“The FCO instructed the High Commissioner in Port Louis to hold off on offering an immediate payment to the Government of Mauritius to help them assist these people, until a comprehensive resettlement scheme could be arrived at which would also be acceptable to our Overseas Development Agency. Attention in London was focused on the very real possibility that such a scheme would centre around resettlement of the Chagossians on the Mauritian island of Agalega. The option was being actively pursued by the Foreign and Commonwealth Office, and would have included guaranteed employment for the islanders in the plantations there. This would have offered those displaced workers and their families a similar environment and way of life to that they had left behind in the Chagos. However, despite the protracted negotiations which took place behind the scenes, and the high hopes that the Government
held that they could bring about this agreement, the scheme never came to fruition. In the meantime outsiders were given the false impression that the UK Government was doing nothing for the islanders.”

If people are exiled from their homeland and left destitute then the normal, humane reaction would be to feed and house them straight away – especially when you are the cause of their destitution. To “…hold off on offering an immediate payment to the Government of Mauritius to help them assist these people” while you work your way through “protracted negotiations” was an appalling way to behave.

Whatever scheme was being planned did nothing to alleviate their distress in the short term and came to nothing in the long term. No wonder outsiders were given “the false impression that the UK Government was doing nothing”. It wasn’t actually a false impression, was it, as “nothing” is exactly what WAS done?
Once again, the FCO express regret but saying sorry isn’t enough – it should never be too late to make reparation. However, even their regrets do not ring entirely true when one remembers what the FCO Annual Report for 2004/5 says on page 139 : “The year has not been without problems…We have defended successfully a legal challenge from the Chagossian people of the British Indian Ocean Territory who has sought compensation and assisted resettlement…”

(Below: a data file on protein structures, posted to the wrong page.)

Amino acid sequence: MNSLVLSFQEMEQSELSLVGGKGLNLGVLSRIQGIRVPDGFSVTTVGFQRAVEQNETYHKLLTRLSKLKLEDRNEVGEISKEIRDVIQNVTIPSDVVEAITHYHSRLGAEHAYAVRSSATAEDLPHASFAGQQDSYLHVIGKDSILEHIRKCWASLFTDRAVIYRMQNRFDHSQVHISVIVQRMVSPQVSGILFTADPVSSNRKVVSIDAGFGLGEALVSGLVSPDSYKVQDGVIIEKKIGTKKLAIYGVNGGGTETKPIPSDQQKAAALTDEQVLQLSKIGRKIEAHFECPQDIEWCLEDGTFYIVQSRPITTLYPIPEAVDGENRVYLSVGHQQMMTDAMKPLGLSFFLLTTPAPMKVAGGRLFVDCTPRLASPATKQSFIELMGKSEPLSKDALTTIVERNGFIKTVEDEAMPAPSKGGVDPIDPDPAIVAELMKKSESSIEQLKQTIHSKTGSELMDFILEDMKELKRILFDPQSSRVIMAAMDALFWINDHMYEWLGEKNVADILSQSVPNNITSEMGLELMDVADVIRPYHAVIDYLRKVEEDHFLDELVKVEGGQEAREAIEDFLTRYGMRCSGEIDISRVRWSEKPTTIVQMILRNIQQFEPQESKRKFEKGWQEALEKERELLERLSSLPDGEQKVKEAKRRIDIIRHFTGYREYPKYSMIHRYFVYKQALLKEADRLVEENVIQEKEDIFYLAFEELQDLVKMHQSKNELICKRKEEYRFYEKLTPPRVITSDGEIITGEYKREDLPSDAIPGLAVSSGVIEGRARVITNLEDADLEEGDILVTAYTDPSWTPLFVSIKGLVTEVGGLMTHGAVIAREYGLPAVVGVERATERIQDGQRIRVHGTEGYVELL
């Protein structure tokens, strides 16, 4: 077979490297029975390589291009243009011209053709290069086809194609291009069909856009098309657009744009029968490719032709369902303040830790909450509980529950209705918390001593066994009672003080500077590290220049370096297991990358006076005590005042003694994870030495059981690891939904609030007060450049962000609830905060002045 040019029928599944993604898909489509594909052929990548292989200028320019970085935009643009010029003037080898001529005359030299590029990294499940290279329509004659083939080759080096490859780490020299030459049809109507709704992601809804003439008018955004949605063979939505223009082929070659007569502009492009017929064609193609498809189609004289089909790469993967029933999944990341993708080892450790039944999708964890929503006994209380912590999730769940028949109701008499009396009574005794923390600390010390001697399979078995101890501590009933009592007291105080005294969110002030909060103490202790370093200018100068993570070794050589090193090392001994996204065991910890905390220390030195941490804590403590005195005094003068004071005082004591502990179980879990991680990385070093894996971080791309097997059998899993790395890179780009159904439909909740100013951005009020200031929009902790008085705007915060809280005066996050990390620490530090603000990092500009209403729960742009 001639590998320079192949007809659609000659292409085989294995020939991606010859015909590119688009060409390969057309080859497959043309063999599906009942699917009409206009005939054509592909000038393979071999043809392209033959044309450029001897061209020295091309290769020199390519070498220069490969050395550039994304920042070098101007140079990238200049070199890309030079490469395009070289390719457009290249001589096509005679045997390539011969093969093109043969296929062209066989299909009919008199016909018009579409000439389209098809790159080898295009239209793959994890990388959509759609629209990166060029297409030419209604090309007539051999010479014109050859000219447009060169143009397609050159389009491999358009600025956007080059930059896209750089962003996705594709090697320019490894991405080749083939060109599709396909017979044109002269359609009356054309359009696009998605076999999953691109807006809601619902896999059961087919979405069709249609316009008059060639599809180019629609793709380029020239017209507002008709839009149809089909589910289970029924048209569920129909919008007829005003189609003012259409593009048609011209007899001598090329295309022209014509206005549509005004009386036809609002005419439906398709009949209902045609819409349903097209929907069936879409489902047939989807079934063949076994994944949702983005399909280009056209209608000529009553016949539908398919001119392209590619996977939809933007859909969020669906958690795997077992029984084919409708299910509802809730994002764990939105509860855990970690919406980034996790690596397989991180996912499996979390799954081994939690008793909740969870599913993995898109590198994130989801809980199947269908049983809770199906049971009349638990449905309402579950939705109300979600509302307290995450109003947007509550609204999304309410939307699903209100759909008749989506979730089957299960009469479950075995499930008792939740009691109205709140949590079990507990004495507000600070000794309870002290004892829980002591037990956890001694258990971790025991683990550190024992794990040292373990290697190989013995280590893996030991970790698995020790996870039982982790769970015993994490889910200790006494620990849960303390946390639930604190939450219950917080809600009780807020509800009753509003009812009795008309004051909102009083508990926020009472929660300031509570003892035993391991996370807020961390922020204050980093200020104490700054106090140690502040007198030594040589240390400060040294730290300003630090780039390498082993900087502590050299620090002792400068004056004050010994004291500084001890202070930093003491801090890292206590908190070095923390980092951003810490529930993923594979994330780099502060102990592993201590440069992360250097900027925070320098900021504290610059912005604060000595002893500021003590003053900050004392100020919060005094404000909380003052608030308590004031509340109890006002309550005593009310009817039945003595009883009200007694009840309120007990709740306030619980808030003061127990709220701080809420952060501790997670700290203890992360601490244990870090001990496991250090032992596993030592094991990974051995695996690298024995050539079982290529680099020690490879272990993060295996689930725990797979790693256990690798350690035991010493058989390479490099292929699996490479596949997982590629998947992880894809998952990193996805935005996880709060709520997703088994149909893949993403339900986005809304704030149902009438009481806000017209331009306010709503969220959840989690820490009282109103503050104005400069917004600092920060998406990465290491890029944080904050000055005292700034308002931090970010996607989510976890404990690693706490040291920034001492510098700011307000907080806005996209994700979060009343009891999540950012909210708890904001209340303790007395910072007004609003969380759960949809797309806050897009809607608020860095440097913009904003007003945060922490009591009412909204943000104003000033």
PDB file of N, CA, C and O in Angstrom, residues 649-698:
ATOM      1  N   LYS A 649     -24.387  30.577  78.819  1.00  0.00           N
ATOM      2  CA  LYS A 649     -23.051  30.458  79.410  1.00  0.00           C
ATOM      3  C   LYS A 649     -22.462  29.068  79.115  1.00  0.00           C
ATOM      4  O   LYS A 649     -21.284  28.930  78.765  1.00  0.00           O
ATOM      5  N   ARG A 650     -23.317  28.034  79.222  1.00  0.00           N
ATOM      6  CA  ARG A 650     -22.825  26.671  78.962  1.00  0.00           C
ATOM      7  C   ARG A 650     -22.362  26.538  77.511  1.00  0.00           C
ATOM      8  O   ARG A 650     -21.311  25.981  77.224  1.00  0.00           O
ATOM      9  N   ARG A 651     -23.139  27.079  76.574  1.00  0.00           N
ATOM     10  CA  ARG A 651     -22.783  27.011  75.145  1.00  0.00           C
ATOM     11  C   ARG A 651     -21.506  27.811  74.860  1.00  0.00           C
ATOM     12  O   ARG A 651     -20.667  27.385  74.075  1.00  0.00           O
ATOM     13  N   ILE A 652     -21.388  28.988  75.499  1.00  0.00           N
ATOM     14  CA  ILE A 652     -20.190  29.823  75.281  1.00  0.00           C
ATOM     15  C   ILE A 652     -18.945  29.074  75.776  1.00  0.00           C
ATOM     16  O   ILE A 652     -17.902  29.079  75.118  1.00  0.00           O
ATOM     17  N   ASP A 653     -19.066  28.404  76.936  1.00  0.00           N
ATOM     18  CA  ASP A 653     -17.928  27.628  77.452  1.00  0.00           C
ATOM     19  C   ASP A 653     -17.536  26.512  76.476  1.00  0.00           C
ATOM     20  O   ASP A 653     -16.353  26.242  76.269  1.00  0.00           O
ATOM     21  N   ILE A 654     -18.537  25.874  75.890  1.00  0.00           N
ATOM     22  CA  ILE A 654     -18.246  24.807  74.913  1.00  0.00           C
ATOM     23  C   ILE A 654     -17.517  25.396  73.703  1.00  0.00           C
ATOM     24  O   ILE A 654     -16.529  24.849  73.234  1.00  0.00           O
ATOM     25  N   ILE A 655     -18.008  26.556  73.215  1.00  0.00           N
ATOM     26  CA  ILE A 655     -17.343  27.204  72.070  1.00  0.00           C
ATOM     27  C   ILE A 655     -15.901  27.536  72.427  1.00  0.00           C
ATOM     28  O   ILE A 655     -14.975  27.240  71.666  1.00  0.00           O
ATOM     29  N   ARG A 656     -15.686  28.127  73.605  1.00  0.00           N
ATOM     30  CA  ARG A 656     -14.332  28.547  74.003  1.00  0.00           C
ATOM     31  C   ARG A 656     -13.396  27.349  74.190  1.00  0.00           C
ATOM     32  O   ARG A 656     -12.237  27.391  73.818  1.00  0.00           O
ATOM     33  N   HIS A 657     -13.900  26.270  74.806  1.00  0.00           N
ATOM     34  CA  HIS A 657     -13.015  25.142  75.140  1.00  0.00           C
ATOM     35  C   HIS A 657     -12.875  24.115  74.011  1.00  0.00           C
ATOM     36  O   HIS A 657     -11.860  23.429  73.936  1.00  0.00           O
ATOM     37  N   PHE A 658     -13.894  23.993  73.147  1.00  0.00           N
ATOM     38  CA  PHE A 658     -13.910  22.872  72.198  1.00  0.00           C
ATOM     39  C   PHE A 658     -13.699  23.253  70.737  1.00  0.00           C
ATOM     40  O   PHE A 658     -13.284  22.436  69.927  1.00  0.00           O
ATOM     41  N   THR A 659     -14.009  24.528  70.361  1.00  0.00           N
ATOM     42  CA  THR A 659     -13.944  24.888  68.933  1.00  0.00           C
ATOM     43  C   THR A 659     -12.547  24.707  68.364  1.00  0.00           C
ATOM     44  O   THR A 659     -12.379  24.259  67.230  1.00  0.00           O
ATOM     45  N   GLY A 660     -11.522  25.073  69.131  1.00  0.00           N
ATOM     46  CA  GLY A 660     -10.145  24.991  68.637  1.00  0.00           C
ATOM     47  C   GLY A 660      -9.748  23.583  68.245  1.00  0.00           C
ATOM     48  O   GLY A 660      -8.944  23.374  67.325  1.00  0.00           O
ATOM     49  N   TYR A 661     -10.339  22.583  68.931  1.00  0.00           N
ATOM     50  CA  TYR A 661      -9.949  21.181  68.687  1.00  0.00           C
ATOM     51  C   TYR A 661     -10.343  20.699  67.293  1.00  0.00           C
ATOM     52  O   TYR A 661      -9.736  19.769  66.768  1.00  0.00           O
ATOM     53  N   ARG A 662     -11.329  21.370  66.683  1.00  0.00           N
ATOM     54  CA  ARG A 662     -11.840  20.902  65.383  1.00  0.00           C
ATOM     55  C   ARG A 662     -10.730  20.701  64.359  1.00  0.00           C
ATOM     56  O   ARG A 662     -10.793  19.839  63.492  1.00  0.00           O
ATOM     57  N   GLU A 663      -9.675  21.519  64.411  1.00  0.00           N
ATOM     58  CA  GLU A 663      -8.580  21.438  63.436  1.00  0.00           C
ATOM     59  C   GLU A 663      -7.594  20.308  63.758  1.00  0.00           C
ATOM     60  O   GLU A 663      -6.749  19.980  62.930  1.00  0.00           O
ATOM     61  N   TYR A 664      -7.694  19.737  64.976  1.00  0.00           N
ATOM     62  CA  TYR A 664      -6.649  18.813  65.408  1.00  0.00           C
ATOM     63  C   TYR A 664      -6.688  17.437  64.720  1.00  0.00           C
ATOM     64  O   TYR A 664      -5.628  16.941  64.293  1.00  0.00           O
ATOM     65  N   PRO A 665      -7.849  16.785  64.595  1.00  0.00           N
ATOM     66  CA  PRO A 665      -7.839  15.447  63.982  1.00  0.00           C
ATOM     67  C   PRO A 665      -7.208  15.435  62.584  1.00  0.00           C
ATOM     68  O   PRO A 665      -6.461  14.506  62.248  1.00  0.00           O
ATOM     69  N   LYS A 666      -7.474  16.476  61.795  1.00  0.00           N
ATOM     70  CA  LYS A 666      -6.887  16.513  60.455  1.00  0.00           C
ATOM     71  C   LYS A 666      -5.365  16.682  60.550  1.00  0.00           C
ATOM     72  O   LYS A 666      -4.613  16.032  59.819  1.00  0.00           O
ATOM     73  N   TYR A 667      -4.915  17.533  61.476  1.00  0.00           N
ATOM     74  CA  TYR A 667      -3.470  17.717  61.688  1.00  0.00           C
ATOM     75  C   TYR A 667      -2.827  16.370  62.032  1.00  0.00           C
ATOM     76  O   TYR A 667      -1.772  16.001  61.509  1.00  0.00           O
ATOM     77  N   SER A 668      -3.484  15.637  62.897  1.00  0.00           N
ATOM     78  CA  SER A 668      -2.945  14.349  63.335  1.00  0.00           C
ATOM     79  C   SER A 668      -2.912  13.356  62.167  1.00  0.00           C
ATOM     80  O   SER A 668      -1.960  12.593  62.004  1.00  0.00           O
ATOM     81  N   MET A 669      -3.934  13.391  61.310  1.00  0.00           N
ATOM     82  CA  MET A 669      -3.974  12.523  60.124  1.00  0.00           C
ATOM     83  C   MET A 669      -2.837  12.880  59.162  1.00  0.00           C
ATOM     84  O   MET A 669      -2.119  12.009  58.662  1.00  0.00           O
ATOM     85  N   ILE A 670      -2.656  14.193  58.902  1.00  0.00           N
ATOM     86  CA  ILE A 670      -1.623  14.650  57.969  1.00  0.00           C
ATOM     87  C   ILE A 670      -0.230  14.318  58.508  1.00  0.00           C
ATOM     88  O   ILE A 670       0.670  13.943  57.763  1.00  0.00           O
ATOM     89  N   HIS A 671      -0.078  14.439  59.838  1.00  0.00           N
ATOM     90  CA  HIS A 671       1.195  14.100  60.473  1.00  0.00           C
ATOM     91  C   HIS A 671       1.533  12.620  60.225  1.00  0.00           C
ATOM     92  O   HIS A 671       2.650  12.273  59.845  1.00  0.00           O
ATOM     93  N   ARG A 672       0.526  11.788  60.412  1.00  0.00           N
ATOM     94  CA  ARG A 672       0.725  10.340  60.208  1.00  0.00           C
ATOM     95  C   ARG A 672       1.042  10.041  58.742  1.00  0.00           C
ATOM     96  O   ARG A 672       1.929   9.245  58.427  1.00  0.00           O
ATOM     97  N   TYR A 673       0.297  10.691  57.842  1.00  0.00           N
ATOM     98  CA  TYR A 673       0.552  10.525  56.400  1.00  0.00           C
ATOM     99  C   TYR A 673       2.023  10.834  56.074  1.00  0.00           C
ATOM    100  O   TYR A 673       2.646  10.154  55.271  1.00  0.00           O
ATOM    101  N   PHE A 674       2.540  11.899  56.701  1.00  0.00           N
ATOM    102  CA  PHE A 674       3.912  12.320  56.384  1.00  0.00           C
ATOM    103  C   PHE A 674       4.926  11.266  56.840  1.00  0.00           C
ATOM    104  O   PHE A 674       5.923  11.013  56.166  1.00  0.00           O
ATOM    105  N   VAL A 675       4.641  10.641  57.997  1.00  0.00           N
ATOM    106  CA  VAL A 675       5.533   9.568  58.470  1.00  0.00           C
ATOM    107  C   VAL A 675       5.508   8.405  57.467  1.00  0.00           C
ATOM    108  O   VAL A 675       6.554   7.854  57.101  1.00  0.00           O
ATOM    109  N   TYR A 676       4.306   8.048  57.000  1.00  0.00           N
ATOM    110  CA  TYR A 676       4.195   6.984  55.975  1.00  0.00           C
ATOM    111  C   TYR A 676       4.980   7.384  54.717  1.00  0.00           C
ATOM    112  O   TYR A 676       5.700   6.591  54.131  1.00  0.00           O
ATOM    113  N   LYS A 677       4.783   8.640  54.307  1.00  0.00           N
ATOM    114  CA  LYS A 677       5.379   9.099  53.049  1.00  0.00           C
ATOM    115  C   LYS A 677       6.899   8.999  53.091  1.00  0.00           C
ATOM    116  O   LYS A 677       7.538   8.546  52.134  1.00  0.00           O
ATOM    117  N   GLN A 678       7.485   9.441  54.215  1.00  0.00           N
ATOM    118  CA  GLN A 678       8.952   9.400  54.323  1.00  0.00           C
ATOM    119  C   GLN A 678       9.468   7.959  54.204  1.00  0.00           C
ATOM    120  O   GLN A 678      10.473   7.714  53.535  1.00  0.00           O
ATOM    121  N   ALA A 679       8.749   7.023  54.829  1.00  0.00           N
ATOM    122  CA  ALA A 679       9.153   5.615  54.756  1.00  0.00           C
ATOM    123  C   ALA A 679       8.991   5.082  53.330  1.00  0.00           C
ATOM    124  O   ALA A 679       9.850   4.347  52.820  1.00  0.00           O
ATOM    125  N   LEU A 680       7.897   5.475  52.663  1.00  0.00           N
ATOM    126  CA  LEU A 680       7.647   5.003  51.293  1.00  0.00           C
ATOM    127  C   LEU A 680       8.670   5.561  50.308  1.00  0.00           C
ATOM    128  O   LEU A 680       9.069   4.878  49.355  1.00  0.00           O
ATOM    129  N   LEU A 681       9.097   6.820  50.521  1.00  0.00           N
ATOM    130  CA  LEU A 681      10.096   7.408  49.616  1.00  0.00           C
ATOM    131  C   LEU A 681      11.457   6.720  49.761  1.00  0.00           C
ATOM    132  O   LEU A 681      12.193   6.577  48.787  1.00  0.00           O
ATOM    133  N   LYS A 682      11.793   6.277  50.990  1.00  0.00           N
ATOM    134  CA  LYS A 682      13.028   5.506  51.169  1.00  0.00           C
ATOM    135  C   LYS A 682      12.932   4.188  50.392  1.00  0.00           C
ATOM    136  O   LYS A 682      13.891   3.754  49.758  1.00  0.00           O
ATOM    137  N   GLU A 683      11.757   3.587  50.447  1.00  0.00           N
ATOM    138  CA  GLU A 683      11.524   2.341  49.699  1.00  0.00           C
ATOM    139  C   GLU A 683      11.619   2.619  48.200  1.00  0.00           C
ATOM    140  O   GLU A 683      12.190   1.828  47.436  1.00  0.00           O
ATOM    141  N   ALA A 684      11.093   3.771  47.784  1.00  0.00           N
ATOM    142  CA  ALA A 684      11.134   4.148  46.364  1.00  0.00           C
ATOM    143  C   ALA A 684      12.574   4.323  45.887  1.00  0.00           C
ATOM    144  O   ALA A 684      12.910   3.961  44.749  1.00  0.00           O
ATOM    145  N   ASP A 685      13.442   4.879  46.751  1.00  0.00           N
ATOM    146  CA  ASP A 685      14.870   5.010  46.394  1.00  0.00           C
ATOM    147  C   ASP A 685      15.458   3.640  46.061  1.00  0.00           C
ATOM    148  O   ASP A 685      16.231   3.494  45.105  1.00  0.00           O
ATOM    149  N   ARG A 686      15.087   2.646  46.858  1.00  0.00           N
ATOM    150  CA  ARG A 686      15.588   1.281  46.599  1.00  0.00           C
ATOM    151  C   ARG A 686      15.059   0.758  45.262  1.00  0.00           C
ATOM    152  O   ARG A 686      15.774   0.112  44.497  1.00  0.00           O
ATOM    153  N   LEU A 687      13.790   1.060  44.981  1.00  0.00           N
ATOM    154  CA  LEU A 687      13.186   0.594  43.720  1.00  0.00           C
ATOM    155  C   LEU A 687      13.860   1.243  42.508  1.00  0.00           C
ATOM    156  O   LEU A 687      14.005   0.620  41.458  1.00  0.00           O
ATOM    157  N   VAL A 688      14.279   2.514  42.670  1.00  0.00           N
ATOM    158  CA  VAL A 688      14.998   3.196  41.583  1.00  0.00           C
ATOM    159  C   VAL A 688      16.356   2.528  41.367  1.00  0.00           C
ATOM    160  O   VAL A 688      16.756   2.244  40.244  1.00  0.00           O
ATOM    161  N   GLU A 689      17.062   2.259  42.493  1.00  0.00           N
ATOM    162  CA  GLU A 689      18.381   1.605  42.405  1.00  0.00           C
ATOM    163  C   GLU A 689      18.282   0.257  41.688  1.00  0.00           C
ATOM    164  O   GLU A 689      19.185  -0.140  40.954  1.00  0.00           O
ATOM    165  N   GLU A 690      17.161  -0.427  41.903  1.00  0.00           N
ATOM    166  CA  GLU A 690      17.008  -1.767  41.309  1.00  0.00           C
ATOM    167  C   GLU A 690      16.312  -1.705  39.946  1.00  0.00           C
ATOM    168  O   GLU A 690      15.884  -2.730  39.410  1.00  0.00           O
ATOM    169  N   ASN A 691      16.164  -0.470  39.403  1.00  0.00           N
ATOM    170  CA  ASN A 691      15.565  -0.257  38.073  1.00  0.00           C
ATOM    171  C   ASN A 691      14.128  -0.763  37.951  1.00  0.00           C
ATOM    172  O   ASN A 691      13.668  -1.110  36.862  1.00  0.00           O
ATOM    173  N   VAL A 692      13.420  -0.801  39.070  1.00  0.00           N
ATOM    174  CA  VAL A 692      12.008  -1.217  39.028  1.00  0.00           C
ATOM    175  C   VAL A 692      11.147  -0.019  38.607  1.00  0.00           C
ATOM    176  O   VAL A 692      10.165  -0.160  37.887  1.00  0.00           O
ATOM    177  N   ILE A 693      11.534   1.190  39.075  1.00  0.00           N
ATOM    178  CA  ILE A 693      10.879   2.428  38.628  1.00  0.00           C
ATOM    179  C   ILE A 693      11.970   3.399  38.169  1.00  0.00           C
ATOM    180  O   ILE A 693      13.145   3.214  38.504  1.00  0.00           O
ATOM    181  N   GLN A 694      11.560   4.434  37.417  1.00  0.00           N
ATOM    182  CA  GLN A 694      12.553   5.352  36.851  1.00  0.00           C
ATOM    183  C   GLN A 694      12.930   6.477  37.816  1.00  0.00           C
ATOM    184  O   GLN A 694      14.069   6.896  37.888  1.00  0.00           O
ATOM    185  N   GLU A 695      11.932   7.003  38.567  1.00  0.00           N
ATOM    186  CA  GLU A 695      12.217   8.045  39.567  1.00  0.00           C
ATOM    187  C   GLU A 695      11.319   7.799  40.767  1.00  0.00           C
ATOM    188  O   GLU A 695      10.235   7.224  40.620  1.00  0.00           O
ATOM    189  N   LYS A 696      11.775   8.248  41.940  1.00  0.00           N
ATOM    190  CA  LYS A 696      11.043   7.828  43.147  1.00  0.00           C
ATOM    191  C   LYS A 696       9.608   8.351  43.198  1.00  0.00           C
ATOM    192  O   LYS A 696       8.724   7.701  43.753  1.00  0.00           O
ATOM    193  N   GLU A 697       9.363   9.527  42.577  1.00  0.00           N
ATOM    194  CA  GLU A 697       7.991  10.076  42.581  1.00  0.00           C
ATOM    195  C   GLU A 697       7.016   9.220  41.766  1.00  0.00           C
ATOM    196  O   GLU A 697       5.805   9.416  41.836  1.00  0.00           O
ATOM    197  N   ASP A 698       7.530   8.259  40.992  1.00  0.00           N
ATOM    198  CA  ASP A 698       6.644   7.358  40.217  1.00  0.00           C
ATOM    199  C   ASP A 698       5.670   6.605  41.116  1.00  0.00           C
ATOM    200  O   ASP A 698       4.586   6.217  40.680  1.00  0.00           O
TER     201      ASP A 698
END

Not a lot of regret for past misdeeds there!

We know that Bill Rammell is no longer at the FCO but an article about him in The Guardian (28th.June) lists his dislikes as “Media portrayal of all politicians as lying shysters who are merely out to do people down.” To be fair to the Media, Bill, they only usually do that to the politicians who are lying shysters……

If any journalist or students of journalism are reading this : we notice that Private Eye, the National Union of Journalists and the Guardian are inaugurating the Paul Foot Award in memory of a great investigative and campaigning journalist who was good friend and supporter of the Chagossians amongst many others. The £10,000 will be awarded for a piece of work published between October 2004 and August 2005 in a newspaper, magazine or website. Closing date 12th September.

July 31st from 11am to 6pm at Berwick upon Tweed there will be a “Green Fair” where the Chagossians plight will be aired – along with many other issues.

Finally, the usual requests please:
1. Spread the word – recommend and use our website www.chagossupport.org.uk
2. Get in touch with MPs and MEPs using any information from Updates or the website.
3. Please discuss any feed-back with us – we like to know what is happening and can point out any flaws in, for example, the standard replies the FCO send out either directly or via your MP.

Thank you to those who have come up with ideas, suggestions and financial contributions. The Chagossians who receive practical help as a result of these contributions are most grateful.

Best wishes to all,

Celia Whittaker